Distribution of Muslim Sao / Sahu Rajputs by District in Jammu and Kashmir State According 1911 Census of India

As this table shows, more then even the Bhao, the Sahu are a tribe of the Mirpur region.

District Population
Jammu 26
Mirpur 2,934
Total Population 2,961

 

Bangial, Bhakral, and Hon tribes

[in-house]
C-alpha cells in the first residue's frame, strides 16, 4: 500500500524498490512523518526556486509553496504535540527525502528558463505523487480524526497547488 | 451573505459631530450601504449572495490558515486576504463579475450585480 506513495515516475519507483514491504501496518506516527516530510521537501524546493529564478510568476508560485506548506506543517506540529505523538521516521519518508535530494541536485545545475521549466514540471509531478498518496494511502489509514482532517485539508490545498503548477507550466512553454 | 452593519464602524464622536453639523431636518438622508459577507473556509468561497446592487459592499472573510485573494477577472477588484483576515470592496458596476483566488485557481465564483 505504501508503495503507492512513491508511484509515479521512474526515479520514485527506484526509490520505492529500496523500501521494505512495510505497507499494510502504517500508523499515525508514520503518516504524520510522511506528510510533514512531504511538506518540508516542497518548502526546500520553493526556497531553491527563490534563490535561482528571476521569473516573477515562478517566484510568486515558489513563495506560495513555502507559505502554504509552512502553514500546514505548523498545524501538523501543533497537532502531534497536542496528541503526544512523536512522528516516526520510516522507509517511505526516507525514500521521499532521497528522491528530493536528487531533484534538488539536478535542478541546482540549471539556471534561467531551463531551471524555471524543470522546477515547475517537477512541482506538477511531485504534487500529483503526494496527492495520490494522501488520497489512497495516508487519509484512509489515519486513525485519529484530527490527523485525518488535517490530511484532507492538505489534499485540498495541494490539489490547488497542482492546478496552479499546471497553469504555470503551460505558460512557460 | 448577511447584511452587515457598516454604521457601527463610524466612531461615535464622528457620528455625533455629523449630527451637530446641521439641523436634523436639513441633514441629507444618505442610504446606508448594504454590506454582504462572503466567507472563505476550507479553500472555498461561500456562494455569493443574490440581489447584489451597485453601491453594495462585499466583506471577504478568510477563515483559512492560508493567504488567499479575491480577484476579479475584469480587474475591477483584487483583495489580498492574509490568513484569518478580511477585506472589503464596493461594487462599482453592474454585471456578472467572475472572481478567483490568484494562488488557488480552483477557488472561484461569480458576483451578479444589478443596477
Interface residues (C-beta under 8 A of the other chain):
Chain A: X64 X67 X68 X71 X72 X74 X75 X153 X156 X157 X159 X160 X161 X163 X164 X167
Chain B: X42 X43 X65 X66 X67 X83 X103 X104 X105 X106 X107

This is my second posting on the lesser known tribes of the Potohar region of Pakistan. I shall look at the Bangial, Bhakral, and Hon. All of these tribes claim ancestry from the Panwar tribe, however with regards to the Bhakral, or sometimes pronounced Pakhral there various other theories as to their origin. Let me start off with a brief note of the Panwar, or sometimes pronounced as Parmar or Puar . The Panwar were dynasty that in early medieval India ruled over the Malwa region in central India. Like the Chauhans, the Panwar are from the fire born or Agnivansh branch of the Rajputs. Quite a number of tribes in Pothohar and neighbouring Chibhal region claim descent from the Panwars, all having some tradition of migration from central India, followed by conversion to Islam at the hands of a particular Sufi saint. Many of these tribes also have traditions of initially settling in the region known as Chibhal. The key figure that appears in the origin story of Chibhali Panwar is Raja Jagdev Panwar, who has an almost semi-mythical. According to tribal myths of, he became the ruler of Malwa after death of his Udayaditya, but he handed over the throne to his brother owing to family-dispute and settled at Jarg, somewhere in present day Okara District. He is said to have slain a demon who used to eat a human-being daily in a fort near Dipalpur, also in Okara. The local king Raja Kankhar bestowed upon him half his kingdom and gave his daughter in marriage. He is said to have struck off his own head on the demand of a witch-wife of the court-bard of Raja Jai Chand of Lambargaon but this was miraculously restored. Jagdev then migrated to the Chibhal territory, where he founded Akhnoor State, ruled by Panwar Dynasty of his descendants for over six centuries. Many of the local Dogra clans claim descent from the Raja such as the Ambarai.